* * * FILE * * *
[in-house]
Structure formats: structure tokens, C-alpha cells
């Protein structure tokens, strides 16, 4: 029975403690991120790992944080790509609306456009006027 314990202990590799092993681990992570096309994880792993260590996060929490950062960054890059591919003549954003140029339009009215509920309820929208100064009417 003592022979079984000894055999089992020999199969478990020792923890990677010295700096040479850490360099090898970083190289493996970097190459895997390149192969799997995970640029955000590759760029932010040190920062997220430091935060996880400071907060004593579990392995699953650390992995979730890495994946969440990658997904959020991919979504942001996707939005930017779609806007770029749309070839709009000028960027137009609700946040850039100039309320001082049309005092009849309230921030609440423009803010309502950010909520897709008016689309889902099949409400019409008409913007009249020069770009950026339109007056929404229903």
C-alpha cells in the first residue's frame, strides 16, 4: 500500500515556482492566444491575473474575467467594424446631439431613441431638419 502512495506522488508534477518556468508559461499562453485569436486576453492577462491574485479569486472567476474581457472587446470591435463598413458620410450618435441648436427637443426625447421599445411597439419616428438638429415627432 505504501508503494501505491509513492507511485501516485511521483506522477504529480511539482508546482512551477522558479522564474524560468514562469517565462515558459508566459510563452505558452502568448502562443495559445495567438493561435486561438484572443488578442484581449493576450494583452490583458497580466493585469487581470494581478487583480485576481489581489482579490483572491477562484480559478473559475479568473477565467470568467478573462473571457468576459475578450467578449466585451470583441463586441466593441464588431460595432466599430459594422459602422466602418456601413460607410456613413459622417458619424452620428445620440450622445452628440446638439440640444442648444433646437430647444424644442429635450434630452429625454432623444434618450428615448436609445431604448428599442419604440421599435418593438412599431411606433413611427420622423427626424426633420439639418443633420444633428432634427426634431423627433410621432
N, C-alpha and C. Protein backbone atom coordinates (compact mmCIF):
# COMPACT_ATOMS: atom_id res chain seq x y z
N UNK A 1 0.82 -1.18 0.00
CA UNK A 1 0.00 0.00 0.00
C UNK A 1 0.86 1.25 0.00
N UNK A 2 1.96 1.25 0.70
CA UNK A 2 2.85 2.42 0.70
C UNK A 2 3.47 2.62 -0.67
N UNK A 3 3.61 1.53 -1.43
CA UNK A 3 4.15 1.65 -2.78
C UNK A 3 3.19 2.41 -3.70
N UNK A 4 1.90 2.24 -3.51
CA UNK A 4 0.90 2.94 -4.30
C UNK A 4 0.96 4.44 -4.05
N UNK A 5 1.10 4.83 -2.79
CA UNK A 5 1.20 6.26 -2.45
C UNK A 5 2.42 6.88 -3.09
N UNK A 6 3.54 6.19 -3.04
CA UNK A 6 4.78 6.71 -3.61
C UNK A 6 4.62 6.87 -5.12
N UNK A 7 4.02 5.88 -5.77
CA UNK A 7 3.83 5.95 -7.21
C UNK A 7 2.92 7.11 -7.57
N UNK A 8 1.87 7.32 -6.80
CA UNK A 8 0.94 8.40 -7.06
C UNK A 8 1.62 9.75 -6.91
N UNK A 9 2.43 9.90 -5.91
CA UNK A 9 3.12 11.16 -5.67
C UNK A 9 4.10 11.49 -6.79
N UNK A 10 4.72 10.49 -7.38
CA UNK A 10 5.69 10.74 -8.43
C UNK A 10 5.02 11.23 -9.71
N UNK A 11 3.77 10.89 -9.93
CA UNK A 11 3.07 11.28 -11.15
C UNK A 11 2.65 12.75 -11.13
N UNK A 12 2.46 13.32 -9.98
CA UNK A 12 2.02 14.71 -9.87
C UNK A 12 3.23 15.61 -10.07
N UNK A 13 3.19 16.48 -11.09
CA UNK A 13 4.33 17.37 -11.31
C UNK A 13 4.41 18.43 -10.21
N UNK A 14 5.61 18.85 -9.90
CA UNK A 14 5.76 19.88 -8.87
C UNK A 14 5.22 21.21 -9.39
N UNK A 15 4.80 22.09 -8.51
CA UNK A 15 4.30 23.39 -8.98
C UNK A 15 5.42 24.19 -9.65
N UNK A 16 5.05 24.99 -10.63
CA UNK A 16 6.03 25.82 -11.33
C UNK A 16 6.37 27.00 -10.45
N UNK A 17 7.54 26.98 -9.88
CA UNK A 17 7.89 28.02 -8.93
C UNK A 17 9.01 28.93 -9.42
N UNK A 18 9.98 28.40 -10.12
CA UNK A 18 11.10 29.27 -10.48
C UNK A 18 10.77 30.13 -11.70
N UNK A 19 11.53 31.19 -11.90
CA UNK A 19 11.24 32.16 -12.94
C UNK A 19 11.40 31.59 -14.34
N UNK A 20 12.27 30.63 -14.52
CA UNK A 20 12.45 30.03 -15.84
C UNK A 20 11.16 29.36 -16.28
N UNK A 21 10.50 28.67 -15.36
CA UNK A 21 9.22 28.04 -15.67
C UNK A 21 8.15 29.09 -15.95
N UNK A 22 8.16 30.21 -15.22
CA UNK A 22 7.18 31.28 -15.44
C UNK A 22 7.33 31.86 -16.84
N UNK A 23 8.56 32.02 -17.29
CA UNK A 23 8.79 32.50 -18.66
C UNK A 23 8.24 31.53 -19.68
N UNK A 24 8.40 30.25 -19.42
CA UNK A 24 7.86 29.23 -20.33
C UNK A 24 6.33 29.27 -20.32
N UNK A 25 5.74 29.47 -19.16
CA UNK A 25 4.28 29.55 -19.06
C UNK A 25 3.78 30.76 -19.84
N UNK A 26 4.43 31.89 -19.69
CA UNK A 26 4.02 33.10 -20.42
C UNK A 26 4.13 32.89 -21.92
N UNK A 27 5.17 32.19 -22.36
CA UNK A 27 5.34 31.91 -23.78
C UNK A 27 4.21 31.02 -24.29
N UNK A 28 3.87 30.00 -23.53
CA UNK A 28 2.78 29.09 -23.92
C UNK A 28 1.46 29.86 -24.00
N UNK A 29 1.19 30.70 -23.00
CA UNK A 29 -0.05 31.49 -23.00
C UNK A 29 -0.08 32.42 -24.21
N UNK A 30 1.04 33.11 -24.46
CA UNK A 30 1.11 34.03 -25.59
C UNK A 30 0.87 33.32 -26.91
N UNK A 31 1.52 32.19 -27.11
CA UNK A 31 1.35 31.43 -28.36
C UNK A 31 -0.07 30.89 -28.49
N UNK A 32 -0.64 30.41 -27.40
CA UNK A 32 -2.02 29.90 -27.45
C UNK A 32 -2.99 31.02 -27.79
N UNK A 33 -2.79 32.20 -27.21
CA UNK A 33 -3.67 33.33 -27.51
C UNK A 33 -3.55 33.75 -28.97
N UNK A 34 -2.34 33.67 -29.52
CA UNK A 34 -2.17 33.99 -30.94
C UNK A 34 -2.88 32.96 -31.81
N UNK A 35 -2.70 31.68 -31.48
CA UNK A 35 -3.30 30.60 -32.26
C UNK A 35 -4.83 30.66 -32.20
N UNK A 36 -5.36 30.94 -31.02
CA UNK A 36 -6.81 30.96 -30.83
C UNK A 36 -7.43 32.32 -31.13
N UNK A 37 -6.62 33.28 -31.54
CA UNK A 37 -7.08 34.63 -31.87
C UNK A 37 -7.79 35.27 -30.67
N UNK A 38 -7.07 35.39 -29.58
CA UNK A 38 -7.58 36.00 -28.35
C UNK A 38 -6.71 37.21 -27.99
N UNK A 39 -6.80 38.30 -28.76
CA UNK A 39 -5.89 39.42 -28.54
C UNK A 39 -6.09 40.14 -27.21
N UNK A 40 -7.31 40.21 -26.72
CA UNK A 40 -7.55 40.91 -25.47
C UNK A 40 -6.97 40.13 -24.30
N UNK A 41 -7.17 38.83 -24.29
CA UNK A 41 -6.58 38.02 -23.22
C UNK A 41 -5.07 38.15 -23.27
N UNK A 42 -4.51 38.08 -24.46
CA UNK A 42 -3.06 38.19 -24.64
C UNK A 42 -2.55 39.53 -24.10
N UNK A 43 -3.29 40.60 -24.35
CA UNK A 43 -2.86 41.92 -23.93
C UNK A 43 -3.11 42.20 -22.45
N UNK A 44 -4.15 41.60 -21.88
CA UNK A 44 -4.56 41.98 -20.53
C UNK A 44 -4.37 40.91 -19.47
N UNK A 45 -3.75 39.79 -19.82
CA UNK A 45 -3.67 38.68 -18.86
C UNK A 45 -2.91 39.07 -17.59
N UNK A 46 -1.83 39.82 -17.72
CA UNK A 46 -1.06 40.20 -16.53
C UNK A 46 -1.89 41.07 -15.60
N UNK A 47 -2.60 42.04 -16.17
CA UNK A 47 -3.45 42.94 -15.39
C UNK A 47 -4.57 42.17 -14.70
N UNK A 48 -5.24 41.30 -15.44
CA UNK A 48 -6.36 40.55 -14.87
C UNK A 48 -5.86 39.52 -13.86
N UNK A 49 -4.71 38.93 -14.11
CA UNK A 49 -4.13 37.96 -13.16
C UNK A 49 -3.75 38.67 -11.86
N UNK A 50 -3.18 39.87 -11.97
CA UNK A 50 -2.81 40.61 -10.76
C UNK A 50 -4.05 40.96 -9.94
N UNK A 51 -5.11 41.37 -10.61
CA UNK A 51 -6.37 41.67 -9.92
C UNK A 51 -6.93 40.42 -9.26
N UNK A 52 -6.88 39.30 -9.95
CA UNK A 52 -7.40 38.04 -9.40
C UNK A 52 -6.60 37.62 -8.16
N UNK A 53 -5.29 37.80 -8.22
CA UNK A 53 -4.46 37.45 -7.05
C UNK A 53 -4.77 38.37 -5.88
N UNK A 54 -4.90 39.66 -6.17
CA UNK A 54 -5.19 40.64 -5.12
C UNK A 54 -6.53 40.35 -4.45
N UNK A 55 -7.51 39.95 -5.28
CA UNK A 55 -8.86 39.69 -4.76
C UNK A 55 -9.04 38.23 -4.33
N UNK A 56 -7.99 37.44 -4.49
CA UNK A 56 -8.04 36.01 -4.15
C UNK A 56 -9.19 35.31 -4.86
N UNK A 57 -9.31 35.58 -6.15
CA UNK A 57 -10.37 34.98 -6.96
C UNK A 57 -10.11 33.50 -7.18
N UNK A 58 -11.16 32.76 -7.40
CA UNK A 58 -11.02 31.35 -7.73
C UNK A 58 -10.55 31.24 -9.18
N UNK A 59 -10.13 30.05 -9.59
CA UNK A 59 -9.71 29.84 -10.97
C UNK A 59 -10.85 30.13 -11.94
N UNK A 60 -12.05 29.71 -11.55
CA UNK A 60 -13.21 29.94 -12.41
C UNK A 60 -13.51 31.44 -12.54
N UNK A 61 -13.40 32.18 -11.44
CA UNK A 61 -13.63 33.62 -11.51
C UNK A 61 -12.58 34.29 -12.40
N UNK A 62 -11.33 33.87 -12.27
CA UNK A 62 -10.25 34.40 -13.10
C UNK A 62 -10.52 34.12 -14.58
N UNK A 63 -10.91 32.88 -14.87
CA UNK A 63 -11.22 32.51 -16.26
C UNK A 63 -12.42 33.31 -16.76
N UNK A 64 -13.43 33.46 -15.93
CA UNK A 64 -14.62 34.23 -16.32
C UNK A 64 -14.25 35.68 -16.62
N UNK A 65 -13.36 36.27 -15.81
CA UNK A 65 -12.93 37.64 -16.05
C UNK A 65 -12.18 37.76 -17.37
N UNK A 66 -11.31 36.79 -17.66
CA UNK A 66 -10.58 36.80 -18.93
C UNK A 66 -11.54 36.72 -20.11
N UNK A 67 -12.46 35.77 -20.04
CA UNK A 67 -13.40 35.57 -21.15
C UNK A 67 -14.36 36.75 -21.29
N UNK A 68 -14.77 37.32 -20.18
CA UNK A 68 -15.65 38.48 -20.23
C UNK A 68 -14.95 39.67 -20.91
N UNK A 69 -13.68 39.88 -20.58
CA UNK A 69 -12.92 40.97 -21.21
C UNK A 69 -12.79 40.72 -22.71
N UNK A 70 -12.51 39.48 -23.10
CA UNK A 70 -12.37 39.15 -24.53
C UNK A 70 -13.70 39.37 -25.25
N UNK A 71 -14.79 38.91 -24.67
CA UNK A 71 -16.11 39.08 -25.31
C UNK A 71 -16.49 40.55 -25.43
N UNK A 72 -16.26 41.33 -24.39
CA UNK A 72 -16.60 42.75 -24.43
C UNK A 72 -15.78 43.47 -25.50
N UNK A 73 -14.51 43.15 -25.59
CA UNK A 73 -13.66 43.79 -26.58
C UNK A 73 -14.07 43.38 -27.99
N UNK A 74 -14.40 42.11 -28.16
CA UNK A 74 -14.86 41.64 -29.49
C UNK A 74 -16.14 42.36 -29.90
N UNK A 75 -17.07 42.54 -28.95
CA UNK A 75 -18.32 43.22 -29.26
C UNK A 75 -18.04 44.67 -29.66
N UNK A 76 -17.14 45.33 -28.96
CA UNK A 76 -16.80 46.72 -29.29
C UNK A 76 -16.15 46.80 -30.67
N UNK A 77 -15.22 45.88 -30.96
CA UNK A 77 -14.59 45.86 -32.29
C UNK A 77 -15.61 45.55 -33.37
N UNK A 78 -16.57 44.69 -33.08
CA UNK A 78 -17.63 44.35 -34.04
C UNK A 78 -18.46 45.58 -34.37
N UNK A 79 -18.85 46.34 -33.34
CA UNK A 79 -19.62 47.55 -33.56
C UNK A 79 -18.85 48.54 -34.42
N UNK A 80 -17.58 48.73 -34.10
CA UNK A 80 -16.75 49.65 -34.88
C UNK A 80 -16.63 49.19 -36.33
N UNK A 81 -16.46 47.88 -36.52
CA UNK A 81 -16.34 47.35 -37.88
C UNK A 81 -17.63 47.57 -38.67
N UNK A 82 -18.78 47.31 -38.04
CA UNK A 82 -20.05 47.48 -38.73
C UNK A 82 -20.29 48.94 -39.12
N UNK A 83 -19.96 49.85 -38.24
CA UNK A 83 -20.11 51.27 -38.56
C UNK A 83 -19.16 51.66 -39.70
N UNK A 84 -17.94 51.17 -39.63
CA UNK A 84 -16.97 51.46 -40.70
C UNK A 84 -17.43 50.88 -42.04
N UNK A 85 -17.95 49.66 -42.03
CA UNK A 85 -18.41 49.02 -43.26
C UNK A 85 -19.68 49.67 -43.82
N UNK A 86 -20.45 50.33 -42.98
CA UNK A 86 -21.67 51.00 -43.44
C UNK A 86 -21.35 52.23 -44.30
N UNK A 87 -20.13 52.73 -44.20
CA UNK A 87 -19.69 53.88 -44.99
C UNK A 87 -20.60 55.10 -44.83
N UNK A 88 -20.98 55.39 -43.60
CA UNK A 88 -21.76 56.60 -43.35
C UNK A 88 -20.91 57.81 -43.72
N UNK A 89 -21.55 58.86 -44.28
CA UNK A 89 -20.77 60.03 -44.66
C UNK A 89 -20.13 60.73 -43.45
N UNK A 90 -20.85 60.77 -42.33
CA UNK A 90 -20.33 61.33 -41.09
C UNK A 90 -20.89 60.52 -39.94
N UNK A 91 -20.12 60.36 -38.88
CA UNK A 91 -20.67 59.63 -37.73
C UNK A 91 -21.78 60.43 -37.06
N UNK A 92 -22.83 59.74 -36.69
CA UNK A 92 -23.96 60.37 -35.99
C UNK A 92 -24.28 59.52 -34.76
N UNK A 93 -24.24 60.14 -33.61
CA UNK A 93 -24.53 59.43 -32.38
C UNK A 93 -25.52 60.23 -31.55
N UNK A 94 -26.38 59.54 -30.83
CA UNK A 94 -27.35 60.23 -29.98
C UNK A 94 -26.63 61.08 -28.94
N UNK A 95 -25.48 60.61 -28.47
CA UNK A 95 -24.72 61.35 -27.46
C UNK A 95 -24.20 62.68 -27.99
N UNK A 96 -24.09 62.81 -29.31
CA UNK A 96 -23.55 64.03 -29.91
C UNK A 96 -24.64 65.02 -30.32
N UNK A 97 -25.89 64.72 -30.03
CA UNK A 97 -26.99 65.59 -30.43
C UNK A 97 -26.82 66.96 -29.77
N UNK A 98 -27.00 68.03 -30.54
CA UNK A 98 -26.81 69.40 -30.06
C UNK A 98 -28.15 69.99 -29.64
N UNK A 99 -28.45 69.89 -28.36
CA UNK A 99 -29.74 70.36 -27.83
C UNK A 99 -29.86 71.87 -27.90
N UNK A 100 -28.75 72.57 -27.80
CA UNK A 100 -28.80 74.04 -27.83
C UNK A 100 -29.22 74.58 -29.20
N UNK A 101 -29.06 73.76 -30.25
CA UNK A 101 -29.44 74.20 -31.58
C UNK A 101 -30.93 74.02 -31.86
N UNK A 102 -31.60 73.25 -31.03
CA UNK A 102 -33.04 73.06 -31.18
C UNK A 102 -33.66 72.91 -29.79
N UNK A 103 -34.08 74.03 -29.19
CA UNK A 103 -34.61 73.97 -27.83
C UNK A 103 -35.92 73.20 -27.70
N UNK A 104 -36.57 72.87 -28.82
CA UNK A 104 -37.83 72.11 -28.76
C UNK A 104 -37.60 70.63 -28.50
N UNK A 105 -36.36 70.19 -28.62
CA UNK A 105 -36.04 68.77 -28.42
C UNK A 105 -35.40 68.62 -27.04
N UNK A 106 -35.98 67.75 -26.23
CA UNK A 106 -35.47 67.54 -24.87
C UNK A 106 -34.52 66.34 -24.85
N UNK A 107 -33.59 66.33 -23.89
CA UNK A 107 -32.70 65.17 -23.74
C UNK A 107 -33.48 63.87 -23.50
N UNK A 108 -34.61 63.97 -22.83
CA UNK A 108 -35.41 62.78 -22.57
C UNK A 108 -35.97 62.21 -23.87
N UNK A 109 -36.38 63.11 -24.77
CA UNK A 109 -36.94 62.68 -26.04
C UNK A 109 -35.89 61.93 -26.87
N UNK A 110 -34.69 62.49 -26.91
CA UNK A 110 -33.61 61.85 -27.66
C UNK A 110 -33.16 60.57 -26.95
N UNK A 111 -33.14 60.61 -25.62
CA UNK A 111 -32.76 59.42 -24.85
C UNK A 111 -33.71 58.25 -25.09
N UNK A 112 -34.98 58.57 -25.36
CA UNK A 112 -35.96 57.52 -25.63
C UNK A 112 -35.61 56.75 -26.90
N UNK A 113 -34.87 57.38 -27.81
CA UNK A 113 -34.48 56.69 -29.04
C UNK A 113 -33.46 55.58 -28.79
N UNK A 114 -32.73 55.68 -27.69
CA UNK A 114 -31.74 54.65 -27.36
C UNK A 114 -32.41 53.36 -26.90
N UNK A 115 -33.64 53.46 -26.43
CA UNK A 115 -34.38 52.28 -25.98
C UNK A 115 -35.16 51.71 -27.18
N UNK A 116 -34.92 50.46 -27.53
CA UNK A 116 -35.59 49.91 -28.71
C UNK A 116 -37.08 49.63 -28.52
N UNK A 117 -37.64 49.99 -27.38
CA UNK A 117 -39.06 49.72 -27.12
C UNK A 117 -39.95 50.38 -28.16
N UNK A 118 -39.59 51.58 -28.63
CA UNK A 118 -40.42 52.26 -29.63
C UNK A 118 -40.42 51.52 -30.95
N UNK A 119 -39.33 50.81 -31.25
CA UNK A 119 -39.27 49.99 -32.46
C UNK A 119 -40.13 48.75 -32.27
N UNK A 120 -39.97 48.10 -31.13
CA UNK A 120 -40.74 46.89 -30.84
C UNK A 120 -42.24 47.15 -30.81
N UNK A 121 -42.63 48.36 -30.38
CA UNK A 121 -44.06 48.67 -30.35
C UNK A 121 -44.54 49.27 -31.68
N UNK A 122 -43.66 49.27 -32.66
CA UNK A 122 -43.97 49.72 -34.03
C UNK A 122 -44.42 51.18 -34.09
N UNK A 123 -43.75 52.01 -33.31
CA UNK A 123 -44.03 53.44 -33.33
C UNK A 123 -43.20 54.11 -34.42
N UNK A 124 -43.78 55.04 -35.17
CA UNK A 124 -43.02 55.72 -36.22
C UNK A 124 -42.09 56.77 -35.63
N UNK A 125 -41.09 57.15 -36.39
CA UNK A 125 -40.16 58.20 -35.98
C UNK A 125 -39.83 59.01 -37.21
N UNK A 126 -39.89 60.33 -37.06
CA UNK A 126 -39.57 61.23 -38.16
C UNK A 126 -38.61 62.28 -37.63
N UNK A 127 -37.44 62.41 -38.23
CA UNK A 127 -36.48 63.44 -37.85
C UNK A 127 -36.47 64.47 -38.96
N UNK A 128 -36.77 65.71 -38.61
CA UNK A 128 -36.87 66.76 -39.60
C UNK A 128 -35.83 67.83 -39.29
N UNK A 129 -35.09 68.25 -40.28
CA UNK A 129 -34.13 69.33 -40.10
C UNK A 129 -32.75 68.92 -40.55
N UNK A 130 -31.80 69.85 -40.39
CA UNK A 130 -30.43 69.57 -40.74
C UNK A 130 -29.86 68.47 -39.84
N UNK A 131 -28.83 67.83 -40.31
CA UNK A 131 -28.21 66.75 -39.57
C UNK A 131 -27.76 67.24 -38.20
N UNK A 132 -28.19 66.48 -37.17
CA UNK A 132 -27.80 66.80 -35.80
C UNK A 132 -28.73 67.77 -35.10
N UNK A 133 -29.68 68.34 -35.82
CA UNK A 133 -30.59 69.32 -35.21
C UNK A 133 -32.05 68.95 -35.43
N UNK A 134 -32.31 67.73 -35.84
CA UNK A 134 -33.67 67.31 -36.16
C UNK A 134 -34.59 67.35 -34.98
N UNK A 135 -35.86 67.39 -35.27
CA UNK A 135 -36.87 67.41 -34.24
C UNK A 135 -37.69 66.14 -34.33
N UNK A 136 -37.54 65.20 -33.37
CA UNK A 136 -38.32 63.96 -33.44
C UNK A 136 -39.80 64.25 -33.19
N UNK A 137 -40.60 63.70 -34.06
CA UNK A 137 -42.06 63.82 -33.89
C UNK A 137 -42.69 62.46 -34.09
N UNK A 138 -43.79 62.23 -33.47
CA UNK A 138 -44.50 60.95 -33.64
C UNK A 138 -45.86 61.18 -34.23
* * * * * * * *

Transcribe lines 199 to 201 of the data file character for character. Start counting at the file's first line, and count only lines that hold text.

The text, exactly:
N UNK A 65 -13.36 36.27 -15.81
CA UNK A 65 -12.93 37.64 -16.05
C UNK A 65 -12.18 37.76 -17.37